What are the odds of someone committing suicide by kayaking?

What are the odds of two women connected to the same man to suddenly have breakdowns and both commit suicides within four months?

How often do young, attractive women commit suicide using a shotgun to their head?

How often, if ever, does an expert kayaker [or anyone for that matter] attempt suicide by paddling out to sea in a kayak?

And in the case of Kristin Snyder, she did not even use her own kayak; she stole one.

Frank Report is looking into these very improbable outcomes.



There is a curious scene in the 1939 movie Double Indemnity..

The husband of an adulterous wife was murdered by her boyfriend, an insurance man.

it was meant to appears as an accident. The husband was believed to have fallen off a train.

The president of the insurance company, Mr. Norton, tries to suggest it is suicide so that the company is absolved from having to pay the claim.

Barton Keyes, his claims investigator, isn’t buying that it was a suicide:

Barton Keyes: You know, you, uh, oughta take a look at the statistics on suicide some time. You might learn a little something about the insurance business.

Edward S. Norton: Mister Keyes, I was RAISED in the insurance business.

Barton Keyes: Yeah, in the front office. Come now, you’ve never read an actuarial table in your life, have you? Why they’ve got ten volumes on suicide alone. Suicide by race, by color, by occupation, by sex, by seasons of the year, by time of day. Suicide, how committed: by poison, by firearms, by drowning, by leaps. Suicide by poison, subdivided by *types* of poison, such as corrosive, irritant, systemic, gaseous, narcotic, alkaloid, protein, and so forth; suicide by leaps, subdivided by leaps from high places, under the wheels of trains, under the wheels of trucks, under the feet of horses, from *steamboats*. But, Mr. Norton, of all the cases on record, there’s not one single case of suicide by leap from the rear end of a moving train. And you know how fast that train was going at the point where the body was found? Fifteen miles an hour. Now how can anybody jump off a slow-moving train like that with any kind of expectation that he would kill himself? No. No soap, Mr. Norton. We’re sunk, and we’ll have to pay through the nose, and you know it.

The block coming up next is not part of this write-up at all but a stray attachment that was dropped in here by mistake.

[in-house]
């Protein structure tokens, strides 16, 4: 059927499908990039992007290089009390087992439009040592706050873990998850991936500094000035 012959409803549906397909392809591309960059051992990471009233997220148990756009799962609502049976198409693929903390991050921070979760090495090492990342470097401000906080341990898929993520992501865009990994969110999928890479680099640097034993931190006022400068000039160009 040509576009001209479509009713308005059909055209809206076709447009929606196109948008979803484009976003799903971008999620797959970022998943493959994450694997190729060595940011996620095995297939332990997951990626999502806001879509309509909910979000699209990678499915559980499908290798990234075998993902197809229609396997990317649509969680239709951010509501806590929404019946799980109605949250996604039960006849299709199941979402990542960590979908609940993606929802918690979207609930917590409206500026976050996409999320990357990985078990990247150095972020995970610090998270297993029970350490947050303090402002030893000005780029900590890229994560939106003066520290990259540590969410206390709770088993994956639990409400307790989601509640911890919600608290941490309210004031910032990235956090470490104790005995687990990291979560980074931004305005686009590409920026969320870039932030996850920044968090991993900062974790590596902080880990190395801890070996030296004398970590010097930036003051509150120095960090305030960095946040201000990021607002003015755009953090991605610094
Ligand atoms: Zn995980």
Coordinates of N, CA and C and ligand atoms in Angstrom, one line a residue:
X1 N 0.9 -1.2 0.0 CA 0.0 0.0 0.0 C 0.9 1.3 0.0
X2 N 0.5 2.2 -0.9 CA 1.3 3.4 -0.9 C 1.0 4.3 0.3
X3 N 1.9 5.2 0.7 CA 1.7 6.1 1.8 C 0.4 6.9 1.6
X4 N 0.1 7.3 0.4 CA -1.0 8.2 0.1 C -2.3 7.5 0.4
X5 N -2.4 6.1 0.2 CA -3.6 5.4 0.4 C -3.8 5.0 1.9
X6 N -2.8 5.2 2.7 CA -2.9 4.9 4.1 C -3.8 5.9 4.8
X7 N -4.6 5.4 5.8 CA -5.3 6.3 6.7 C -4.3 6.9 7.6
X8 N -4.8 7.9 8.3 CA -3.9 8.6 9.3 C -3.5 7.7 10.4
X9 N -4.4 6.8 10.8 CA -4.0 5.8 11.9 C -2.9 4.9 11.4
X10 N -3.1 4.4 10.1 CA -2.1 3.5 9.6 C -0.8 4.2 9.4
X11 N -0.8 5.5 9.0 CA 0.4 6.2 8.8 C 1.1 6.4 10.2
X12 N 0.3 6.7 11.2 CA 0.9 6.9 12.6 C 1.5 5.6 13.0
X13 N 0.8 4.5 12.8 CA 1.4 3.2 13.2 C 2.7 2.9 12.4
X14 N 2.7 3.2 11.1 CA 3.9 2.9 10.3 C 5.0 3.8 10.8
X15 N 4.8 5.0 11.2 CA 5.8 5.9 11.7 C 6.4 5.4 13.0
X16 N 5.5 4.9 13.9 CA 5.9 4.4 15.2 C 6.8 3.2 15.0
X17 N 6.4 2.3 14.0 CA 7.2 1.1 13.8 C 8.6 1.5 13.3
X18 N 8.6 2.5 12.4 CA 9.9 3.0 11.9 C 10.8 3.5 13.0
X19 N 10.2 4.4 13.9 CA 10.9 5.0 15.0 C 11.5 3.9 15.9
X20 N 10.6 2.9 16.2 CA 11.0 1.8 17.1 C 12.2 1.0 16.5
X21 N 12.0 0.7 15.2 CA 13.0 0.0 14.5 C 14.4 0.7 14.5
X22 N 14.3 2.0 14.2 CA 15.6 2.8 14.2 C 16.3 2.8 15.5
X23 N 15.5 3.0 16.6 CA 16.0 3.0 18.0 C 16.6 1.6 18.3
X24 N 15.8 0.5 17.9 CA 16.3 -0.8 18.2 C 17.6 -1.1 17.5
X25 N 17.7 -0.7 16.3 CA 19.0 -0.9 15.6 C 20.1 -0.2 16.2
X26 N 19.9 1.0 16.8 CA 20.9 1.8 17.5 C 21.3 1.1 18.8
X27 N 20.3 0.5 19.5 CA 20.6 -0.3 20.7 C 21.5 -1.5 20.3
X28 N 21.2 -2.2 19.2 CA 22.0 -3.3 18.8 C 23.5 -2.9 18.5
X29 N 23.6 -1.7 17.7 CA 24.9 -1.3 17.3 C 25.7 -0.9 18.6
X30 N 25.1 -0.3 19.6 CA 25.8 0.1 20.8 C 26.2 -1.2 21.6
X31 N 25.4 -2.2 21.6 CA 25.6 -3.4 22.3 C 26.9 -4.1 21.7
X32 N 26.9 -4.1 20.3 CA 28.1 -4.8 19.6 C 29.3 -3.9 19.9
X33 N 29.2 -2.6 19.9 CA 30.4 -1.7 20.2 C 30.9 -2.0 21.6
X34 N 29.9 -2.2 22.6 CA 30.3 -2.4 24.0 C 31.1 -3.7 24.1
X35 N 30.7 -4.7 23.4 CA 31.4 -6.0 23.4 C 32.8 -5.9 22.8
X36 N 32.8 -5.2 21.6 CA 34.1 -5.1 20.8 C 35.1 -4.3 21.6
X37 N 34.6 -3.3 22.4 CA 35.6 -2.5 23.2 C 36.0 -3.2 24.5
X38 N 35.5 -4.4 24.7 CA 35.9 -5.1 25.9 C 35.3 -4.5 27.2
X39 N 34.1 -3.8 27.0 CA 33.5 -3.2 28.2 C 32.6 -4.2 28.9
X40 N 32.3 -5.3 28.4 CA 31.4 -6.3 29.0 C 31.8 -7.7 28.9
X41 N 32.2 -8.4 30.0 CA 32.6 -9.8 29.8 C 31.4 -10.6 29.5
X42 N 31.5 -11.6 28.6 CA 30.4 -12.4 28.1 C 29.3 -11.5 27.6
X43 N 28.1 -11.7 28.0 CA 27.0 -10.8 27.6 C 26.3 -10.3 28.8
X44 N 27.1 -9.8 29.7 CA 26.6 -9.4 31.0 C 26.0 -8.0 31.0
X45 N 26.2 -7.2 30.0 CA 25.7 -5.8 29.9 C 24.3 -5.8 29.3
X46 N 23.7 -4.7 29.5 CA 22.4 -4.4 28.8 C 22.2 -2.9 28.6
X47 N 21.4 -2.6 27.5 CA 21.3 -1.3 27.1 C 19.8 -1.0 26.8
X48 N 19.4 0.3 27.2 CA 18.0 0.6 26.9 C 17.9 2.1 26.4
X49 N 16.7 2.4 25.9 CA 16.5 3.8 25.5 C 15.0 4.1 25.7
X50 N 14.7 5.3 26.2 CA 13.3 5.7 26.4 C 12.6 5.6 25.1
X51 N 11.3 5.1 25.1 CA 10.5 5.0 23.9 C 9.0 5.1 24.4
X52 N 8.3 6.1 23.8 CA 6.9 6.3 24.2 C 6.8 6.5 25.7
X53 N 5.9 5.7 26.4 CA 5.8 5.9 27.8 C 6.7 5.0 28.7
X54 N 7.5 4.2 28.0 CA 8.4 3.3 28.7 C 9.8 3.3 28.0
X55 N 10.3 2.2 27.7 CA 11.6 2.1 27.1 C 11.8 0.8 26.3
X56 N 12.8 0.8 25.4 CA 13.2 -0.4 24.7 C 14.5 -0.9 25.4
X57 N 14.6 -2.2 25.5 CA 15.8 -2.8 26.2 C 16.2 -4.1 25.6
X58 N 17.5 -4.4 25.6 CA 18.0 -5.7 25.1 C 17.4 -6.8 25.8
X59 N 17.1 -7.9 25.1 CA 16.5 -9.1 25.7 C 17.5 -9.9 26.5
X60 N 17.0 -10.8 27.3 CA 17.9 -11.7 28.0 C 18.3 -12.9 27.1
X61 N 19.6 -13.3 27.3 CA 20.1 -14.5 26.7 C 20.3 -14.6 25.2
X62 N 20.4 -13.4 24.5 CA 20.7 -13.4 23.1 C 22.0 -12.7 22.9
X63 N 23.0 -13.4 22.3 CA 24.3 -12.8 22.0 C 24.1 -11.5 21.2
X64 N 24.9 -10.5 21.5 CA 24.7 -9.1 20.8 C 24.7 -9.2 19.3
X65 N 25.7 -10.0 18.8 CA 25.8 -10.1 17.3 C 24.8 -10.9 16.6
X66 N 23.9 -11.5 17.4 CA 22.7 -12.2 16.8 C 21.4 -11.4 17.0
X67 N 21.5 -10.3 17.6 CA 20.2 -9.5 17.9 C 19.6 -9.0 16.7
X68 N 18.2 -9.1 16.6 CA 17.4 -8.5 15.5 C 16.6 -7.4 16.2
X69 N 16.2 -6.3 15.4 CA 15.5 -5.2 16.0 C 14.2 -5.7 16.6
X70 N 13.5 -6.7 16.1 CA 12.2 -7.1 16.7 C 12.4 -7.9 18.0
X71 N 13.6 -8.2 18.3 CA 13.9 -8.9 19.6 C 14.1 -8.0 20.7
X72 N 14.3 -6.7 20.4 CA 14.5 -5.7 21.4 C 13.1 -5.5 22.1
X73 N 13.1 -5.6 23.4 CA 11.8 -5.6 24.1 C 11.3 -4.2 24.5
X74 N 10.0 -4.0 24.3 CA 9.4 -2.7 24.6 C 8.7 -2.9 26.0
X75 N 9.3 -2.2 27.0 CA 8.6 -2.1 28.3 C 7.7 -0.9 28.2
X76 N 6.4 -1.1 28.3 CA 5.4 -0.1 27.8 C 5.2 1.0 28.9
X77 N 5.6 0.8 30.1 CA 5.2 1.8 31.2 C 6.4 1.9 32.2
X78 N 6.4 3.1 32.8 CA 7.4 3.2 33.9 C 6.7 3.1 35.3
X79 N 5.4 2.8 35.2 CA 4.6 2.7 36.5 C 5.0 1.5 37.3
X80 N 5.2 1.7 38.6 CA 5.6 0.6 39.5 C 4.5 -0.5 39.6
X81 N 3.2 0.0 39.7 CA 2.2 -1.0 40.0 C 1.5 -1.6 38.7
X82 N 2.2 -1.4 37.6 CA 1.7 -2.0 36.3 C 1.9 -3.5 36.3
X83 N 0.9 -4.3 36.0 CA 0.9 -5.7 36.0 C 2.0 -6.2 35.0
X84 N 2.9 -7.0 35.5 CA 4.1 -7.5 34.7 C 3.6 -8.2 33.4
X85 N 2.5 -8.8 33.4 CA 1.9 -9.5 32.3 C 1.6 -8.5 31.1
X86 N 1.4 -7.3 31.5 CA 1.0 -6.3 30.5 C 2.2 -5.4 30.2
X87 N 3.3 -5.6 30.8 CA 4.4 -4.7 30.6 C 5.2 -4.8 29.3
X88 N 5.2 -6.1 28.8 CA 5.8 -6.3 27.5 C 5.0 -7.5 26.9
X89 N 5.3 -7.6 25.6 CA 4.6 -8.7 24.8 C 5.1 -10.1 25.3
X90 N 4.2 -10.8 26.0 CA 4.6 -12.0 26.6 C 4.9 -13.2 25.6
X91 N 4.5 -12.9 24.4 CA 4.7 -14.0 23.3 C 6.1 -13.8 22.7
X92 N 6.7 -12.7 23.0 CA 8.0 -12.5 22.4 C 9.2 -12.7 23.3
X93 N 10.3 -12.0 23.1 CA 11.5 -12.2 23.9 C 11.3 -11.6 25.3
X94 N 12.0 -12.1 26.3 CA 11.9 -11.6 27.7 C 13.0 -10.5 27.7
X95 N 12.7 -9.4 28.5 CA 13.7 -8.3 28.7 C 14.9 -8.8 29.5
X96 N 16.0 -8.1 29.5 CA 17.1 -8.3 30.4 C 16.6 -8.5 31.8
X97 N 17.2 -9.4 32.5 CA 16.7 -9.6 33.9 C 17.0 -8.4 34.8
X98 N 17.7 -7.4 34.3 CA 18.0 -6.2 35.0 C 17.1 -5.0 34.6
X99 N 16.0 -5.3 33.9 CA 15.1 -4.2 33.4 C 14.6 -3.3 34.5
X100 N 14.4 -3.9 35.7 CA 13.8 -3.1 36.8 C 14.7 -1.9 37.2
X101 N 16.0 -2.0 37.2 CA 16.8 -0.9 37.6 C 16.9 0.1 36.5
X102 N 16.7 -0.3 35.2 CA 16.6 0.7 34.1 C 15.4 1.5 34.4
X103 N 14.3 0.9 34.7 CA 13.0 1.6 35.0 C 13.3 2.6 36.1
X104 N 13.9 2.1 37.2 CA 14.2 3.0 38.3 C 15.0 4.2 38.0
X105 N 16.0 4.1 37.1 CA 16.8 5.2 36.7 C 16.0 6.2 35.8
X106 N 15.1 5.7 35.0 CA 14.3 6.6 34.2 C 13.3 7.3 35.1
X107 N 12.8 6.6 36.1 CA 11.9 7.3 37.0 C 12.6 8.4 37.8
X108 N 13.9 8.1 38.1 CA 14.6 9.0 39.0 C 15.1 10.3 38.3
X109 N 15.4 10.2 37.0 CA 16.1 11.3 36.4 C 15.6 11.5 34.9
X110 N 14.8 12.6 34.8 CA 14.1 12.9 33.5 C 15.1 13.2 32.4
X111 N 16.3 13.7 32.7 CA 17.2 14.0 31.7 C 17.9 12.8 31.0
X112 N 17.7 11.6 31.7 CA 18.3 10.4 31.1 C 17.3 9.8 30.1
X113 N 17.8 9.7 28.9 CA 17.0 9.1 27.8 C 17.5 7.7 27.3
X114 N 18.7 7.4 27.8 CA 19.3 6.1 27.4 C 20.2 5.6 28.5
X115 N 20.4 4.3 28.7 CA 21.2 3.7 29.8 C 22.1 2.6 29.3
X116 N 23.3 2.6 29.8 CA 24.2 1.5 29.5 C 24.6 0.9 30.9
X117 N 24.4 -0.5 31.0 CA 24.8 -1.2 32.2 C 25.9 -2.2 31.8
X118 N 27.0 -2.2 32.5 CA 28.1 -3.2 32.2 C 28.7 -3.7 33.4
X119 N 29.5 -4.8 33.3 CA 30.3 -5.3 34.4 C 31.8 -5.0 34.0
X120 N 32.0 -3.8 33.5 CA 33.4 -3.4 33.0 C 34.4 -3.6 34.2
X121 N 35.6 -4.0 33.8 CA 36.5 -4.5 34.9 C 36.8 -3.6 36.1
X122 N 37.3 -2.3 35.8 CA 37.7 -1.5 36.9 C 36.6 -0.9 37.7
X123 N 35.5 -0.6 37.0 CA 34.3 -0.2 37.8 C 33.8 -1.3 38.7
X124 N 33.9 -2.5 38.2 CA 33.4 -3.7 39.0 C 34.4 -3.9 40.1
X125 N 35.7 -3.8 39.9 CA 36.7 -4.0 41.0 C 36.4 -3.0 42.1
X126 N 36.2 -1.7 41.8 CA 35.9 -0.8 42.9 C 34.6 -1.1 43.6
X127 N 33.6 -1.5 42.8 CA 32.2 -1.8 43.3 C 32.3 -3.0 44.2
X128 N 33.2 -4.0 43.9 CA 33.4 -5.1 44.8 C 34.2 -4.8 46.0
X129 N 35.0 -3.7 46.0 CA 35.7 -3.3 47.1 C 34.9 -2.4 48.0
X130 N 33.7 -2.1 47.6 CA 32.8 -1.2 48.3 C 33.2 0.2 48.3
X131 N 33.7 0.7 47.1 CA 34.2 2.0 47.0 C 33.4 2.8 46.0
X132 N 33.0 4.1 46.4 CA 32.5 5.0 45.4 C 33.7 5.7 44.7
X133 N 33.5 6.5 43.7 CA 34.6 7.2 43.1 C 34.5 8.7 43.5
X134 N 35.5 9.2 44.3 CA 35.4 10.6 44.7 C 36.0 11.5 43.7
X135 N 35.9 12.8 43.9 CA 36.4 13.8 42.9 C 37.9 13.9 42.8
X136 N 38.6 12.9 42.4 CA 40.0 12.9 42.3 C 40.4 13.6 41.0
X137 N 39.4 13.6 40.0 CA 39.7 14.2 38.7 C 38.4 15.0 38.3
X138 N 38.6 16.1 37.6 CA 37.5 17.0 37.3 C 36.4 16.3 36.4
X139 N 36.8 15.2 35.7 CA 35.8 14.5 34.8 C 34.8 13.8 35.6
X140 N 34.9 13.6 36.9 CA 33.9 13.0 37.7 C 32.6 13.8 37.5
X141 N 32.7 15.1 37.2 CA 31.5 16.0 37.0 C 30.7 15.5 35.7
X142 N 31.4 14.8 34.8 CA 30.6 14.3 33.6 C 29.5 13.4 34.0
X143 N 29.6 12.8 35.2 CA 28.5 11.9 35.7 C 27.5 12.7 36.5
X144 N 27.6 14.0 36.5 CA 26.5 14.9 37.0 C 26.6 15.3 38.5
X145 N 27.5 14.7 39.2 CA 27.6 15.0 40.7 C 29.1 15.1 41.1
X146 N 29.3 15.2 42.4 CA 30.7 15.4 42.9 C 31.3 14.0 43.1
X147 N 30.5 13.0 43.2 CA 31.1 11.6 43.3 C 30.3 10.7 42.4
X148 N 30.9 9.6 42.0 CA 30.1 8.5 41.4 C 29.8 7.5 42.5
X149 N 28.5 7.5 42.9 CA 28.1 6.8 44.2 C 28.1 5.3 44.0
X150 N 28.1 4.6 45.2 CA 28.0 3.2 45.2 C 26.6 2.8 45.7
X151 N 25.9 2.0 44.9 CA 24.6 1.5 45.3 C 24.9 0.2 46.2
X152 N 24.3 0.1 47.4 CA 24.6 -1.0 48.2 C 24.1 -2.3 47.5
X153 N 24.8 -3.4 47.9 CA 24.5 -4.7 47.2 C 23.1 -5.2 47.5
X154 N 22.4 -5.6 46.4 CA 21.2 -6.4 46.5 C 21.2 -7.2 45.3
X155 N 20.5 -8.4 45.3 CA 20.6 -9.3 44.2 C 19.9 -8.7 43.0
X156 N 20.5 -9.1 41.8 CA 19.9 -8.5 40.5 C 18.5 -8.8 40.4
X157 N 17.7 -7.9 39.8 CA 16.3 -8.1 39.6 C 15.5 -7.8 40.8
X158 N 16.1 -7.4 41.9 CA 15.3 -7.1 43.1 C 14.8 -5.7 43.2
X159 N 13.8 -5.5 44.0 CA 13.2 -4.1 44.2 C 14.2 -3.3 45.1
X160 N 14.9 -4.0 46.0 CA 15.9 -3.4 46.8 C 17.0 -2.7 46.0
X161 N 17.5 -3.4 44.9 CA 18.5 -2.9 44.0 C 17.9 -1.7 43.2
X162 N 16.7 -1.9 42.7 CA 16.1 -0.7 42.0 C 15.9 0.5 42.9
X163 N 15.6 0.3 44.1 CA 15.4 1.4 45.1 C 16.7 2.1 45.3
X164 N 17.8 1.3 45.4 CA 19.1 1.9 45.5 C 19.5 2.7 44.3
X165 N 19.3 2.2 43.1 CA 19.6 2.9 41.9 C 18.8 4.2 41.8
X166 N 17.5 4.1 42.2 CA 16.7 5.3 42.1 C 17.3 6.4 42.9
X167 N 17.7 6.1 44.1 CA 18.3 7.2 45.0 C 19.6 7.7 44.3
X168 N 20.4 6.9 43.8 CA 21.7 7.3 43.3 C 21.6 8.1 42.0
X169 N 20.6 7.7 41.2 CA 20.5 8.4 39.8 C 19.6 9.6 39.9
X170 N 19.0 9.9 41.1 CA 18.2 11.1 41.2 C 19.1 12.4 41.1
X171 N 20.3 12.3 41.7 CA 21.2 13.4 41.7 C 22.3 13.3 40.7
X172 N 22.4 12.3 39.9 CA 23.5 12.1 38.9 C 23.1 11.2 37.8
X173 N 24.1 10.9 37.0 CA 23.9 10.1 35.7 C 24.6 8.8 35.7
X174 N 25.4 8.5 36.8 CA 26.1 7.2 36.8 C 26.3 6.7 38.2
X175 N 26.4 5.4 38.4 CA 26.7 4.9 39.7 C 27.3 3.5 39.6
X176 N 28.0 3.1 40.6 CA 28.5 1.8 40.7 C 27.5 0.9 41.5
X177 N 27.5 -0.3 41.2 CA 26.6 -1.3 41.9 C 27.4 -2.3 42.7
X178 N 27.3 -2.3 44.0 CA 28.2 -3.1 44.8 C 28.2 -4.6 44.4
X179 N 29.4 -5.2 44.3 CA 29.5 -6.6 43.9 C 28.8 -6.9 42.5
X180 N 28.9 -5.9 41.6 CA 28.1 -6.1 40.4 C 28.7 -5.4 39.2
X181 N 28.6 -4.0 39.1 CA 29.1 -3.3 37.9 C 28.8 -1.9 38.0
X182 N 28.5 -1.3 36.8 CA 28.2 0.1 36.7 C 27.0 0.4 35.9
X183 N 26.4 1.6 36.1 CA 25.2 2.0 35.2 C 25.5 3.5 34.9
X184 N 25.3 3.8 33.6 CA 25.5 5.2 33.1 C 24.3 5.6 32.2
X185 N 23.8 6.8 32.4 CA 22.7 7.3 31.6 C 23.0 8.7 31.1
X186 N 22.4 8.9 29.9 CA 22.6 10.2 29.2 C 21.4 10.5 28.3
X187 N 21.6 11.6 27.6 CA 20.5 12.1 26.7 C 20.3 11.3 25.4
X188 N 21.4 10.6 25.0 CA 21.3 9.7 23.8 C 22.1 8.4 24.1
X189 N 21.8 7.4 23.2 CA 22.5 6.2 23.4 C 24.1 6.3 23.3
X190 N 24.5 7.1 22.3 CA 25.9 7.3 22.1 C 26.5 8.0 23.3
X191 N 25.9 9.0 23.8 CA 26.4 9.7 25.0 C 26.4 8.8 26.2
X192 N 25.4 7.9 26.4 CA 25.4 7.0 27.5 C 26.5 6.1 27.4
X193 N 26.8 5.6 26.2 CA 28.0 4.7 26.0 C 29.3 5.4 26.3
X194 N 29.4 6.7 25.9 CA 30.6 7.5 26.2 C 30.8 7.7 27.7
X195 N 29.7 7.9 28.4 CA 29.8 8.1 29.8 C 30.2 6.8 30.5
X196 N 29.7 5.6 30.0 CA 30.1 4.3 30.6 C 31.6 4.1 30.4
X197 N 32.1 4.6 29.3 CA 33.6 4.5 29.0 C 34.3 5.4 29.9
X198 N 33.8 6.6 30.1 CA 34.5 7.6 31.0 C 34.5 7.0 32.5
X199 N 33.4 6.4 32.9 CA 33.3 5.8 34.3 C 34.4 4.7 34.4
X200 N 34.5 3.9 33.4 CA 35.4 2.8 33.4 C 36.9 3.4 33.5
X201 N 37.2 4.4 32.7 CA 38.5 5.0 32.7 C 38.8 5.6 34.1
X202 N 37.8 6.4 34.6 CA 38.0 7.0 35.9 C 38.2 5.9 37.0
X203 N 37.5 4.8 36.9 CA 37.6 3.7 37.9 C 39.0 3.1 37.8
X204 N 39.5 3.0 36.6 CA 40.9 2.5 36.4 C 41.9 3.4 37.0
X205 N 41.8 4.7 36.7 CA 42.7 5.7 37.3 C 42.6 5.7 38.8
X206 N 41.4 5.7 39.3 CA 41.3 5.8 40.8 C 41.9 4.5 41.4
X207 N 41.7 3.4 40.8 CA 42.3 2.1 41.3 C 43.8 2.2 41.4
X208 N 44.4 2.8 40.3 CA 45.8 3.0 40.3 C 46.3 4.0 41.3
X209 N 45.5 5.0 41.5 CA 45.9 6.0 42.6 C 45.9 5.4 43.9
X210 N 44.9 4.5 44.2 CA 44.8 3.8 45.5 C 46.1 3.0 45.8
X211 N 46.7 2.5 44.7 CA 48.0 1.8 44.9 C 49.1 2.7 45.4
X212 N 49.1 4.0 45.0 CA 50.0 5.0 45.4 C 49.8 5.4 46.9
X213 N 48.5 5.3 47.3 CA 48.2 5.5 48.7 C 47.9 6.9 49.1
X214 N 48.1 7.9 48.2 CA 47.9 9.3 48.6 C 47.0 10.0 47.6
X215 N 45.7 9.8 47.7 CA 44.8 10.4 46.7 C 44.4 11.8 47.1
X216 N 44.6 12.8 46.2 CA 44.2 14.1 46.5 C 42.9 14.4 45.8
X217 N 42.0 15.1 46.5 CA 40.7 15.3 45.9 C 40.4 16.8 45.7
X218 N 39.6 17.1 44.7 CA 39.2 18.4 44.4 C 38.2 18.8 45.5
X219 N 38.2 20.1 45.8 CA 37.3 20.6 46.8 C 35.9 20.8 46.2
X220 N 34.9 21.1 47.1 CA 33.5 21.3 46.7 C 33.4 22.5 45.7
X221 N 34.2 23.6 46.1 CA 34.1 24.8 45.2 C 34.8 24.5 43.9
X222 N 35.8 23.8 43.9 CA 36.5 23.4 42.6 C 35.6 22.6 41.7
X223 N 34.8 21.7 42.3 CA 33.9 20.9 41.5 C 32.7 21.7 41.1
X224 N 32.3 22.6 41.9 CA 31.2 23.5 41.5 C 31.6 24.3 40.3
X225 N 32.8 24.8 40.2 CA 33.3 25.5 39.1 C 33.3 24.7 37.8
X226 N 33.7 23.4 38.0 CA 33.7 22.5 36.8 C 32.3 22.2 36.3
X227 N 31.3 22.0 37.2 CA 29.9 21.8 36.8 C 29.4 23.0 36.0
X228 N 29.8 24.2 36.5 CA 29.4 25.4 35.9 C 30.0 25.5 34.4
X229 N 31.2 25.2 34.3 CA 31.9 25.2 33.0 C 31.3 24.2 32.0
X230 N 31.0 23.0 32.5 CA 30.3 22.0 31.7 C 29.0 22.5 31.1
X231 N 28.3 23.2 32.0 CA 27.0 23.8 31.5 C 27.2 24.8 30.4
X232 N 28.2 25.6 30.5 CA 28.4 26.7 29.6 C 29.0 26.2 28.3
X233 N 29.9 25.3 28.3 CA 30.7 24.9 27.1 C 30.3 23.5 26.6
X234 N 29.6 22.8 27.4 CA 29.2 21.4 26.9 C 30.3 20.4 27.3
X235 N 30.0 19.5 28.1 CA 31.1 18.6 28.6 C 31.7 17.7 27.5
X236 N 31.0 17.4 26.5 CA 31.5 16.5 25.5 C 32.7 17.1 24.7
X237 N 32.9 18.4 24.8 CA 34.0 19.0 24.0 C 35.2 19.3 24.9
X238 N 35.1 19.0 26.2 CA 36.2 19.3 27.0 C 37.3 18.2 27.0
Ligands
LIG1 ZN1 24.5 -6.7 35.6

Now, Keith Raniere and the people who may choose to investigate the disappearance of Kristin Snyder, I ask you, “Of all the cases on record, how many cases of suicide are there by paddling out to sea by a kayaker [an experienced one at that?]”.

Her body was never found. Neither was the kayak.

All we really know is that her truck was there. There were two strange notes that did not directly say they were suicide notes.

And a kayak was stolen from a nearby shed.

It is not known if a handwriting analysis was ever done.

It might be pointed out – and this may mean nothing –  but Keith Raniere lived with an extraordinary forger, a woman so skilled at mimicking other people’s handwriting that some say she could fool experts.

I am referring to the late Pam Cafritz.

Stay tuned.





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Frank Parlato

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